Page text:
This past weekend my son won a fishing derby and walked away with a new fishing pole from French Louie ADK Sports in Inlet. After catching and releasing 17 fish, the longest being an 8-inch pike, he walked away with the prize.
Putting a fishing rod in the hands of a child is one thing, stopping at every Adirondack pond and lake between Inlet and Saranac Lake is another. Since I am the only member of the family that doesn’t fish, my lack of fishing license means that it is illegal for me to untangle rods, bait hooks or take fish off of lines. Even though my children do not require a license, other fishing rules do apply to them.
I may not fish, but as long as my children do it is good to have a general working knowledge of the fishing seasons. Though each segment of the Adirondacks varies, in some places brook trout season is coming to a close as of October 15. Between October and November is brook trout spawning season so in order to keep the fish supply in par with the demand, fishing in certain Adirondack streams and ponds is off limits.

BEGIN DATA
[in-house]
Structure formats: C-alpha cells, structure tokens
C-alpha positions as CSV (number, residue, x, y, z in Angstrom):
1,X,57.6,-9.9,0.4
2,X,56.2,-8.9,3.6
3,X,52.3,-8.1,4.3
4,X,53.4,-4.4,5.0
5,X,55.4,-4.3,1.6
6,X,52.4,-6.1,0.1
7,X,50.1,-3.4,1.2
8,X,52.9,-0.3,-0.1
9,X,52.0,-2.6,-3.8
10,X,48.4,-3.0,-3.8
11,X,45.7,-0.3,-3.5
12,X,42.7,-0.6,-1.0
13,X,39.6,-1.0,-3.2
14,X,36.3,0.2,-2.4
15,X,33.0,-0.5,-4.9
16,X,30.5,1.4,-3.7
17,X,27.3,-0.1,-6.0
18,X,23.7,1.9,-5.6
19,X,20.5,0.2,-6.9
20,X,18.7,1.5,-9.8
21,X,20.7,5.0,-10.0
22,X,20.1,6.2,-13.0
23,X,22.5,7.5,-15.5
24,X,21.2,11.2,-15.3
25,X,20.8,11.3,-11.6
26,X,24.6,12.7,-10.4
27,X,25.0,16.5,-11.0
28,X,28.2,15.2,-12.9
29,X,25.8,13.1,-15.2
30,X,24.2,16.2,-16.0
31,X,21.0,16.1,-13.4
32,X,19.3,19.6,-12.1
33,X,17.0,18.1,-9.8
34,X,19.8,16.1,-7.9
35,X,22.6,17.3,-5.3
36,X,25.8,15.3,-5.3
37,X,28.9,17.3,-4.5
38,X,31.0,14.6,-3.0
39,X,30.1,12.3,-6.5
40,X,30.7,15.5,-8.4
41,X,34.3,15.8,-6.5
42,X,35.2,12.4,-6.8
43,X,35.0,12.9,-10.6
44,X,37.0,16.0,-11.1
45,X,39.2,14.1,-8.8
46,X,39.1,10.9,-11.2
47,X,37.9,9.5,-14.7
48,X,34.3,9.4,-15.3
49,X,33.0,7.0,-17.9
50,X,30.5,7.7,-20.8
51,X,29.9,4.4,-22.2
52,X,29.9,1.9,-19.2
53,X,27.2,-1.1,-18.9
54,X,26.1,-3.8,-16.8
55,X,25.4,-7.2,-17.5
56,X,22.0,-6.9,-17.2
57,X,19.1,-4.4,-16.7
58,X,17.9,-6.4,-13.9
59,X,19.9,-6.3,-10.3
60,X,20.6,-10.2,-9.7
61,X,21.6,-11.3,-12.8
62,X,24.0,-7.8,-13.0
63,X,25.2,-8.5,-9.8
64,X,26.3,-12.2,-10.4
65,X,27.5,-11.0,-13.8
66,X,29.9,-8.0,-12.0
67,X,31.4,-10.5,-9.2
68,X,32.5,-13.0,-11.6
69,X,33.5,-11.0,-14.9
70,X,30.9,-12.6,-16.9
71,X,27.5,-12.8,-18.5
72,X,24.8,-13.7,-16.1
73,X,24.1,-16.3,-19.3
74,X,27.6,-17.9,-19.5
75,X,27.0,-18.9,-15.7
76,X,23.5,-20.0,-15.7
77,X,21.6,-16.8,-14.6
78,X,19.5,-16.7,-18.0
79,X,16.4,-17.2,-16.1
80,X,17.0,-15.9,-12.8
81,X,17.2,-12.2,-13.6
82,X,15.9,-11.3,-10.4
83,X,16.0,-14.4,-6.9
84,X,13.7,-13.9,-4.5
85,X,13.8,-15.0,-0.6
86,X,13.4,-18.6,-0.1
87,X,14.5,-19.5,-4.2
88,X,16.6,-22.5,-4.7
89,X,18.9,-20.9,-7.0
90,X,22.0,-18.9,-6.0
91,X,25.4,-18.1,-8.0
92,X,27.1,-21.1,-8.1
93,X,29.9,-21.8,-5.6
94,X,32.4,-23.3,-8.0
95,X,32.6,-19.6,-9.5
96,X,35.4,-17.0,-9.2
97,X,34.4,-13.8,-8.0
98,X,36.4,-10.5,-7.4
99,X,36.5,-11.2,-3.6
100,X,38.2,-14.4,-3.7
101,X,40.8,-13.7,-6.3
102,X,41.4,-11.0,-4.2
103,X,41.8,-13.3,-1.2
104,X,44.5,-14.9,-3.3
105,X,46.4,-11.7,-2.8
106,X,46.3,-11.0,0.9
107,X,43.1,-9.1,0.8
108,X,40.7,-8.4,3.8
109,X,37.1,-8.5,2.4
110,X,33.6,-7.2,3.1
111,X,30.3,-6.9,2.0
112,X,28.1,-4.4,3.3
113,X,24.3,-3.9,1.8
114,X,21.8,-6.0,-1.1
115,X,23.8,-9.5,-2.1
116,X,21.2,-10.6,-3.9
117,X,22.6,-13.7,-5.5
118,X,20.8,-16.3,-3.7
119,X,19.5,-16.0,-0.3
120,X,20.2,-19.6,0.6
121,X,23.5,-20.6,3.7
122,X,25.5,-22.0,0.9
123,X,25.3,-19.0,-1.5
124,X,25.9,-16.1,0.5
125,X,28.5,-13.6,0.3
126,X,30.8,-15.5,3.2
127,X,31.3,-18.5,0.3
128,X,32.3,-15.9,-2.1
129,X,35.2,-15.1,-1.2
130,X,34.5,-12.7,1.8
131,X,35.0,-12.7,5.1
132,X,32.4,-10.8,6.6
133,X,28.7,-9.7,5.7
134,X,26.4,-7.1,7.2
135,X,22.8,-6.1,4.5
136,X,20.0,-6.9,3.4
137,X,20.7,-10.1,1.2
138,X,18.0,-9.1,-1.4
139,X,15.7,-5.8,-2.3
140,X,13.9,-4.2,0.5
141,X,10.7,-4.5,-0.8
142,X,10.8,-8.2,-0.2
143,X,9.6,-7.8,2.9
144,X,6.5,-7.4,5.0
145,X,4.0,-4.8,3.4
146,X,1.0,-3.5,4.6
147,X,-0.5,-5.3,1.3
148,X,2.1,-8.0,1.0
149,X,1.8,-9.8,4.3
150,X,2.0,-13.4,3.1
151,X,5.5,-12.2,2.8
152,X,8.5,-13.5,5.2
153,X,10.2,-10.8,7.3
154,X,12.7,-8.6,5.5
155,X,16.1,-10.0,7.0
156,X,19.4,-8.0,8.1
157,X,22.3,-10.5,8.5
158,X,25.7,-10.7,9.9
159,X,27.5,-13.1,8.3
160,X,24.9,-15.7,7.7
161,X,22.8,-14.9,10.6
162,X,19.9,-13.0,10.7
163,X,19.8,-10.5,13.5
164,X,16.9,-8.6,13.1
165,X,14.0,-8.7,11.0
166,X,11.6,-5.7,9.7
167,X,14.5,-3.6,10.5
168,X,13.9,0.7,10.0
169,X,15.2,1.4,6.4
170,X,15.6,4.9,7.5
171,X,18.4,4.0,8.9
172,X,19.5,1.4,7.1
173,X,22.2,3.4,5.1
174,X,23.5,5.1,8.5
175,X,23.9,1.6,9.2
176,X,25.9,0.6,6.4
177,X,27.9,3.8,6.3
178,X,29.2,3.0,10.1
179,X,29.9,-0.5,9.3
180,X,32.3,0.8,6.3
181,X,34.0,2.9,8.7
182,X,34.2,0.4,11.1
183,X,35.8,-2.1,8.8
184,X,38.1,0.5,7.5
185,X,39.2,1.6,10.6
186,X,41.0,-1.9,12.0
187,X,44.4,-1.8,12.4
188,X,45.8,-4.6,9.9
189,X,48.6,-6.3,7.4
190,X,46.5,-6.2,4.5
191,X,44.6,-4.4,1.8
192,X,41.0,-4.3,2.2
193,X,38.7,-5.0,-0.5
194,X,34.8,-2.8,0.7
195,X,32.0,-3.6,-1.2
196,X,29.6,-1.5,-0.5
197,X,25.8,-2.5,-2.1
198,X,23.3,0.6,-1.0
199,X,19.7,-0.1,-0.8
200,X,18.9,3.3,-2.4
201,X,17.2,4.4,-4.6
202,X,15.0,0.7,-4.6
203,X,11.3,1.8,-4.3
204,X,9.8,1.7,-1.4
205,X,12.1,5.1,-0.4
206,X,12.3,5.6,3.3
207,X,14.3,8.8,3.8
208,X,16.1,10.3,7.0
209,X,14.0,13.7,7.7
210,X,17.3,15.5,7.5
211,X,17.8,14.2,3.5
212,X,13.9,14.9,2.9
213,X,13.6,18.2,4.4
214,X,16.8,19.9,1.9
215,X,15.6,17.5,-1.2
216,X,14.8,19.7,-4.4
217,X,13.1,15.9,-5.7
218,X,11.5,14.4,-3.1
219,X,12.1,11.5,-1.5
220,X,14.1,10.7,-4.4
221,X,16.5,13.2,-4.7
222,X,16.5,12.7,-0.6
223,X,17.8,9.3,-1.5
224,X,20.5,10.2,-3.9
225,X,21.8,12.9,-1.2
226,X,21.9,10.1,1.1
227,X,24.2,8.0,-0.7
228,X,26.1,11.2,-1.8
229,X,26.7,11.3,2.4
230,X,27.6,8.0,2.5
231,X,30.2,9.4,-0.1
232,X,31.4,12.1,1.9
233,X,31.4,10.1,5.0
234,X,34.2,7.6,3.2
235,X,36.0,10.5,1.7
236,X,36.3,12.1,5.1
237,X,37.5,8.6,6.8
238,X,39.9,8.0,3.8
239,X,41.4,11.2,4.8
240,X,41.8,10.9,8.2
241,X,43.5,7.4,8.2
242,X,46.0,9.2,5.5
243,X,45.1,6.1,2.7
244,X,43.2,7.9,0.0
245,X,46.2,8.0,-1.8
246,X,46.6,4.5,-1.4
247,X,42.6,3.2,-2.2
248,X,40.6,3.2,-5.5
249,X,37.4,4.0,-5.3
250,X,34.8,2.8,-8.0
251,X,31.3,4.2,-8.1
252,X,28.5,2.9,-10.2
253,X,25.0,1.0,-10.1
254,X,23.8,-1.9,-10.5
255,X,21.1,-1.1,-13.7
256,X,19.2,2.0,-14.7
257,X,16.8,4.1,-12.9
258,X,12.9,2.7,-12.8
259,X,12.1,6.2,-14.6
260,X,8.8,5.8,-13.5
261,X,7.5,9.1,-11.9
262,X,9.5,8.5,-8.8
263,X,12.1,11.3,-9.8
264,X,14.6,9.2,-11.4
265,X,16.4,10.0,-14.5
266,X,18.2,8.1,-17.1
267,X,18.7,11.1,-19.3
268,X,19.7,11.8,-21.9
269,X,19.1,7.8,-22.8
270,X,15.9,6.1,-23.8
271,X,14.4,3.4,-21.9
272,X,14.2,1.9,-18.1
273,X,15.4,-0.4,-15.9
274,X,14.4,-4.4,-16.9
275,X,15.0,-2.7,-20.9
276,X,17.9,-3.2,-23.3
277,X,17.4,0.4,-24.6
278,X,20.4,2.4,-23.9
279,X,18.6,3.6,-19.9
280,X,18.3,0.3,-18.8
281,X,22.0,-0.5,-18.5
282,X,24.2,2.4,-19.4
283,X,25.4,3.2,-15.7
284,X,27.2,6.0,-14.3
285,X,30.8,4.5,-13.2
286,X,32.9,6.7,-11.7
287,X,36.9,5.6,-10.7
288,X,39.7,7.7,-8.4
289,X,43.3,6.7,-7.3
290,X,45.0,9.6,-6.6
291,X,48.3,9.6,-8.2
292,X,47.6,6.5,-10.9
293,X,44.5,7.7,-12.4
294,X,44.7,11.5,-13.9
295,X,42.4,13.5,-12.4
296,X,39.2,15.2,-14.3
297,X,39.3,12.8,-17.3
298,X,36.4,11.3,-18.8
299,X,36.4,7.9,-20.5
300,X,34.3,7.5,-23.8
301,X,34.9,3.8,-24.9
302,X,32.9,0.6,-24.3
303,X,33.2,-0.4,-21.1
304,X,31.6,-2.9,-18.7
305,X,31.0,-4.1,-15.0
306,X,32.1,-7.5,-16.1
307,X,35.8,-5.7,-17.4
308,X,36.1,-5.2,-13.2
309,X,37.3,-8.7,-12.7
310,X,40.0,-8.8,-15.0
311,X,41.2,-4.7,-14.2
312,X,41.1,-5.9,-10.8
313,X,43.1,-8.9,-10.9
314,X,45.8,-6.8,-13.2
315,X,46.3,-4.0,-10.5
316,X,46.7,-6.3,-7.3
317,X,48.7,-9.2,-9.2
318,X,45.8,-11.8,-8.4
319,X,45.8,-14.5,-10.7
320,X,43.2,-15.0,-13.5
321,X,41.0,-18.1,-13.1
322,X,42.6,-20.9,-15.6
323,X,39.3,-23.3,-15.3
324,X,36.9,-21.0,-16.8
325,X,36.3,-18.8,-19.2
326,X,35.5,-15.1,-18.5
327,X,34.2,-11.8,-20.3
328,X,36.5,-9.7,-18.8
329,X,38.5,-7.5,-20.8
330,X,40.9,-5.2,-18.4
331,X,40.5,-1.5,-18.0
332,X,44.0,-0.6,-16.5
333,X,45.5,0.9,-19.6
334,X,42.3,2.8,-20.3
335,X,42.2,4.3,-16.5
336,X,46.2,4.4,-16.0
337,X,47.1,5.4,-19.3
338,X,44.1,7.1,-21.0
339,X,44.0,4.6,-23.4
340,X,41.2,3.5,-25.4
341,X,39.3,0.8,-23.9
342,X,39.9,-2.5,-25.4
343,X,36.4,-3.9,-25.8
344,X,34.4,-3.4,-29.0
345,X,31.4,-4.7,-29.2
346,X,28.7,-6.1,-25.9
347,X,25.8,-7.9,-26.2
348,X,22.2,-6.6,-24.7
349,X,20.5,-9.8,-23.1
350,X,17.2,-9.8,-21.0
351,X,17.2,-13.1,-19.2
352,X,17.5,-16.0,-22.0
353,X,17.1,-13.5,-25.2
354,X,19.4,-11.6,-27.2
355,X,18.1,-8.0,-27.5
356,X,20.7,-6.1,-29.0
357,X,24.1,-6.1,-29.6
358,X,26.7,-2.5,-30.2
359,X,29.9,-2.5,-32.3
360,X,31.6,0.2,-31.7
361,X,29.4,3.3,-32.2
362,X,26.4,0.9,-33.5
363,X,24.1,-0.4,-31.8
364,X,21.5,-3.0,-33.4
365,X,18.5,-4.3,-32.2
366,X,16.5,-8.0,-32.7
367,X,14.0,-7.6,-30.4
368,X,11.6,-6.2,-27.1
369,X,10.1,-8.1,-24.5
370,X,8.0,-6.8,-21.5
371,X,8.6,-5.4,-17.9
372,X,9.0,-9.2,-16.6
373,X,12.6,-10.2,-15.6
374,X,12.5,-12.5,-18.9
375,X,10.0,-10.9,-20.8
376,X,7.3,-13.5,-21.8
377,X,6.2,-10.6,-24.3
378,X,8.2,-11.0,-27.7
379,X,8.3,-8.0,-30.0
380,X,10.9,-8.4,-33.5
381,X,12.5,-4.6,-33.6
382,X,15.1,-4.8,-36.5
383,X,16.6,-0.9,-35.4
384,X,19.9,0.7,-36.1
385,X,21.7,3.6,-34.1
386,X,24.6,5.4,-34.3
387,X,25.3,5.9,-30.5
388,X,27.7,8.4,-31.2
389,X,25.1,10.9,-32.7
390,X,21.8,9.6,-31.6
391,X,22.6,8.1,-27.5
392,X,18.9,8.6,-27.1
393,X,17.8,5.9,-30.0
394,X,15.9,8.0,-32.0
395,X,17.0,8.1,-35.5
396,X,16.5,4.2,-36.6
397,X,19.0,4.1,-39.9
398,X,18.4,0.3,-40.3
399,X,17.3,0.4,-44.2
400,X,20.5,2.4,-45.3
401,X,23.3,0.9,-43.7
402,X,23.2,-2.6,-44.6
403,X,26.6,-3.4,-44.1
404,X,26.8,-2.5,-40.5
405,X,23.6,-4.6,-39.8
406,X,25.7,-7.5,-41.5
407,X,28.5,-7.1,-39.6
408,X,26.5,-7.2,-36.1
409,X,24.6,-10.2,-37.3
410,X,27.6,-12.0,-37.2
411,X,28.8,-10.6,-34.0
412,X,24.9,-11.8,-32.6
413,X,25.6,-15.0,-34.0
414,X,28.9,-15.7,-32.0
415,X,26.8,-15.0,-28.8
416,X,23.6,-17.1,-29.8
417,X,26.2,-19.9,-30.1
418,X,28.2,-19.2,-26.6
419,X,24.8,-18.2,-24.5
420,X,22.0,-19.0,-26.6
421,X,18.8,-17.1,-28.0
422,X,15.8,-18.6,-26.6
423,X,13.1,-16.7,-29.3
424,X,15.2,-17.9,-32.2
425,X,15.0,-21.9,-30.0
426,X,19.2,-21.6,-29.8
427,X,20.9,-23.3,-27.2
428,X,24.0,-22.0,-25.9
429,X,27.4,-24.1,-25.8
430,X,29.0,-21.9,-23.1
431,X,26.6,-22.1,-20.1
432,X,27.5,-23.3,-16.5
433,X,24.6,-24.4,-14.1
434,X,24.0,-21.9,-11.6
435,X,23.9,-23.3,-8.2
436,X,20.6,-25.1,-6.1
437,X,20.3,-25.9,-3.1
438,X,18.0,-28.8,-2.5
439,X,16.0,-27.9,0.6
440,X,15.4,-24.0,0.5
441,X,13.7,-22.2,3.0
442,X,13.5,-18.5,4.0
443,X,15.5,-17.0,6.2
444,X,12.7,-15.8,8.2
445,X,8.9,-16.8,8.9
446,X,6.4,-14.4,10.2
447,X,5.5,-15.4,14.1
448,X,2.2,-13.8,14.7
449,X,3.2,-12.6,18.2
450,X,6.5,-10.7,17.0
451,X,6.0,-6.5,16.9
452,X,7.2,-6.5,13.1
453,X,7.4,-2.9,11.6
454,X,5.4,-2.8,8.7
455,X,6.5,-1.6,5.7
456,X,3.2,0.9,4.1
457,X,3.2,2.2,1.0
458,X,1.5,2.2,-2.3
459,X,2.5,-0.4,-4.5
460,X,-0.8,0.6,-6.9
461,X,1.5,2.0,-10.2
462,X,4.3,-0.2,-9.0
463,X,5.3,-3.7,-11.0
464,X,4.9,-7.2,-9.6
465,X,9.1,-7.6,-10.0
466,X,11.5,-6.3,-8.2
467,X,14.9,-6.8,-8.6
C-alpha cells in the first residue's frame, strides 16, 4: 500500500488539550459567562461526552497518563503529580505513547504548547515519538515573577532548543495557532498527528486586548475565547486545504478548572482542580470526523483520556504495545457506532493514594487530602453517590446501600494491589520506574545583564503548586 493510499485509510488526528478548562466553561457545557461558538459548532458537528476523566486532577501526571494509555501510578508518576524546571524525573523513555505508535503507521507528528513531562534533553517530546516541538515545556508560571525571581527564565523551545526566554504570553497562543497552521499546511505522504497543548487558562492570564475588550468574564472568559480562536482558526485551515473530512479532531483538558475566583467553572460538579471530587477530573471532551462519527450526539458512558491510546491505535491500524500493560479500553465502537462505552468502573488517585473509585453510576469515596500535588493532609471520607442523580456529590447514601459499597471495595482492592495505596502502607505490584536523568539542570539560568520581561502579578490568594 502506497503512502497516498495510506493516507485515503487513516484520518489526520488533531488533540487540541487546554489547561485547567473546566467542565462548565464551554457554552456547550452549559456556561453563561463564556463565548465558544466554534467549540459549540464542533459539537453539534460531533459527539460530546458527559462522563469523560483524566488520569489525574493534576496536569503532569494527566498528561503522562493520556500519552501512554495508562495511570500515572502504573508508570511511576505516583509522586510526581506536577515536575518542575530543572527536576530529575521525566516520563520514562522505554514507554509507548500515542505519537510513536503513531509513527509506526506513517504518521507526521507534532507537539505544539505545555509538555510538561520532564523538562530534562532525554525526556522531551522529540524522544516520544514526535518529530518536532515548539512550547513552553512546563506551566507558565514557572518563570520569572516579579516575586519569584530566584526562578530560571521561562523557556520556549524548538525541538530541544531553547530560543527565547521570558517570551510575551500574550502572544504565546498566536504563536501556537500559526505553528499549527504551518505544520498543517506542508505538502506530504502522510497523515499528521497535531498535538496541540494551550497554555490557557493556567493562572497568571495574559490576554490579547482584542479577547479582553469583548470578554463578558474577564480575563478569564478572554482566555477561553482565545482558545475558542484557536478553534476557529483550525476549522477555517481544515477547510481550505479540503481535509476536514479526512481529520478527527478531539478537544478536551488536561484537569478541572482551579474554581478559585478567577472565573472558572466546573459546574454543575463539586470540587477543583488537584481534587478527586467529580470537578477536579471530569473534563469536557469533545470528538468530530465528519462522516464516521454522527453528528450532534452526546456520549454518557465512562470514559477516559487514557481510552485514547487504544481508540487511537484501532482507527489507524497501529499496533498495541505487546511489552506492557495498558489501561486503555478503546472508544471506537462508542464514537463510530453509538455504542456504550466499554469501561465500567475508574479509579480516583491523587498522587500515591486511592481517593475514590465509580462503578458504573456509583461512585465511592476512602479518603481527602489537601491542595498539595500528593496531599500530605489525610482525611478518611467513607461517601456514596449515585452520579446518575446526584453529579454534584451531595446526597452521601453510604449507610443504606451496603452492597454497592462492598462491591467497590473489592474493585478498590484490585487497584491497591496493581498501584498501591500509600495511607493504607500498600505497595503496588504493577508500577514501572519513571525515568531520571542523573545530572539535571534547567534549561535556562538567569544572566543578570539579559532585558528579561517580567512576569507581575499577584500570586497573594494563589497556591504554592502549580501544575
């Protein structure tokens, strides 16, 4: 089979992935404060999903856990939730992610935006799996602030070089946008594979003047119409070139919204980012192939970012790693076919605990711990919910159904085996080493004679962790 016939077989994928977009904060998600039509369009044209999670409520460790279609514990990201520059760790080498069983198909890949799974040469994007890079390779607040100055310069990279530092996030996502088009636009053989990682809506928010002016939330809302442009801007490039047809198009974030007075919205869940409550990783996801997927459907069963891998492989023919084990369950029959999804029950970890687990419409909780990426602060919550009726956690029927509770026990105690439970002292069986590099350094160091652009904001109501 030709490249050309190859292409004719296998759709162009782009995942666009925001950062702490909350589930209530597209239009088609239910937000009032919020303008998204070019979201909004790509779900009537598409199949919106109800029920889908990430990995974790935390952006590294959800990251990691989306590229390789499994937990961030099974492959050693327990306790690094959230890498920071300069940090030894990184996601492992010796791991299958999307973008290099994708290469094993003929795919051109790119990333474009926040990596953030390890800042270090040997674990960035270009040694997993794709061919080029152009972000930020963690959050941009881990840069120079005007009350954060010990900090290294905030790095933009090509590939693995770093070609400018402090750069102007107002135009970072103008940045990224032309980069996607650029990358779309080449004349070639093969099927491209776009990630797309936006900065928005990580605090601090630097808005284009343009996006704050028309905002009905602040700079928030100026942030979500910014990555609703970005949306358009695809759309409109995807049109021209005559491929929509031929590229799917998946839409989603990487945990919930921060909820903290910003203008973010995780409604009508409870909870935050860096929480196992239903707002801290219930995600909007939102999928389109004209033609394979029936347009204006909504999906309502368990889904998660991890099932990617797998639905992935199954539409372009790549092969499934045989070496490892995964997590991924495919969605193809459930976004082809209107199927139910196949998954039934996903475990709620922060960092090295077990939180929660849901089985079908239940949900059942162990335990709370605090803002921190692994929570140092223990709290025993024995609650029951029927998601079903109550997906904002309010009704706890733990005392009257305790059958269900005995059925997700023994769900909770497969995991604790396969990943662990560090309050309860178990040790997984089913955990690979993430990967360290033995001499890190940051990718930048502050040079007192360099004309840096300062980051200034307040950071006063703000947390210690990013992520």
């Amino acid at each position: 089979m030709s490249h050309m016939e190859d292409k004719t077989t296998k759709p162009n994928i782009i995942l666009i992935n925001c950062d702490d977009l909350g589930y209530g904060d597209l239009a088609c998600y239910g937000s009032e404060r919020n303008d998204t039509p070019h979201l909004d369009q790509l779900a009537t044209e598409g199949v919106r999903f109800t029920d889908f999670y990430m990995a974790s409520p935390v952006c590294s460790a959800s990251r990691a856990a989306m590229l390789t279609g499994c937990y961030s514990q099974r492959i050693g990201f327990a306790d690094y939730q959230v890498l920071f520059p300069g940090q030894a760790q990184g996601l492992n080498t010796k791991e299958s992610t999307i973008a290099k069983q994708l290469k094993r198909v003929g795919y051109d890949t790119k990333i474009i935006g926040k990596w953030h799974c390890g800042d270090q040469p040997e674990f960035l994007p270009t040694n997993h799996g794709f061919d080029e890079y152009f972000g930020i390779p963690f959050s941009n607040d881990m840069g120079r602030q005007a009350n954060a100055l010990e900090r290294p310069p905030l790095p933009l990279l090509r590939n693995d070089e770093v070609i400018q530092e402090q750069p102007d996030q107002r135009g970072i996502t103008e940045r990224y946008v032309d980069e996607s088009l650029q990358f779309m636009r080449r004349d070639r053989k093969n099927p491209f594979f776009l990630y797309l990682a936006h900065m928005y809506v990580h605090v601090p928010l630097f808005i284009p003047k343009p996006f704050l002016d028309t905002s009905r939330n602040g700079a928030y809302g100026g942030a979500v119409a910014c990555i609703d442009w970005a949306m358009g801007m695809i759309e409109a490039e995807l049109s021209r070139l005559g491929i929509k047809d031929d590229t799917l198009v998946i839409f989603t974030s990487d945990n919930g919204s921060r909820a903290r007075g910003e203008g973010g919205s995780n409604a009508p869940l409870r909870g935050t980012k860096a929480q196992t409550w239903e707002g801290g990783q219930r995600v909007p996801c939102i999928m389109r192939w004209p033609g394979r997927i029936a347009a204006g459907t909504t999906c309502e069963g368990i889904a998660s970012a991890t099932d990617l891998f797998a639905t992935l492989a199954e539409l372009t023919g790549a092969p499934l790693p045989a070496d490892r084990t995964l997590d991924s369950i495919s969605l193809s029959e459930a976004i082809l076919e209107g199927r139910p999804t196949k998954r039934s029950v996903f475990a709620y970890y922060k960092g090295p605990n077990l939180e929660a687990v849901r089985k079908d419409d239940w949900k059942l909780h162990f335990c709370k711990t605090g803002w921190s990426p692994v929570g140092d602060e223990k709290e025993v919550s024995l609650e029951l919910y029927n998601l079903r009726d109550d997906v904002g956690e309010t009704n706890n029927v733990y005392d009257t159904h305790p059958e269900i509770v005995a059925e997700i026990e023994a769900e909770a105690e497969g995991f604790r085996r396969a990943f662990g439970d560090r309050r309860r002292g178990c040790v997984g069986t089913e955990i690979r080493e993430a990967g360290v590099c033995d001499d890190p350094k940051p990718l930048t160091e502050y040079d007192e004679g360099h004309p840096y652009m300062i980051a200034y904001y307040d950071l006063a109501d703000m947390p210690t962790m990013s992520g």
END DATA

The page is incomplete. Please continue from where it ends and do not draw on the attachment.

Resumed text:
The newly updated New York Freshwater Fishing Regulations Guide (2012-2013) lists all the special regulations according to the nine New York State regions. Each regional chart demonstrates special regulations, open season, species, minimal length and daily limit. If you or your child is going to be out in the water it is good to know what the regulations are.
In the Adirondack Northeastern Region 5, which includes Clinton, Essex, Franklin, Fulton, Hamilton, Saratoga, Warren and Washington counties, trout fishing at select rivers and streams will end on the October 15 deadline. Don’t worry. The season starts up again in spring. In the Lake Champlain region the only type of fish that has a season is black bass. Trout, walleye and more are available all year long.
My children and I have a successful fishing relationship. I am often reduced to just car driver and boat rower. I can’t touch a pole because I don’t have a license. I have just as much fun taking pictures and reading a magazine. Both my kids learned years ago to bait their own hooks and how to release a caught fish.
My son didn’t catch anything with his new pole this time, but it wasn’t for lack of trying. He has another week to search for that elusive brook trout. If that doesn’t work, from the list of available fish in Adirondack waters, he’ll have plenty of opportunities to search for something else.
Photo of children fishing used with the permission of AdirondackFamilyTime.com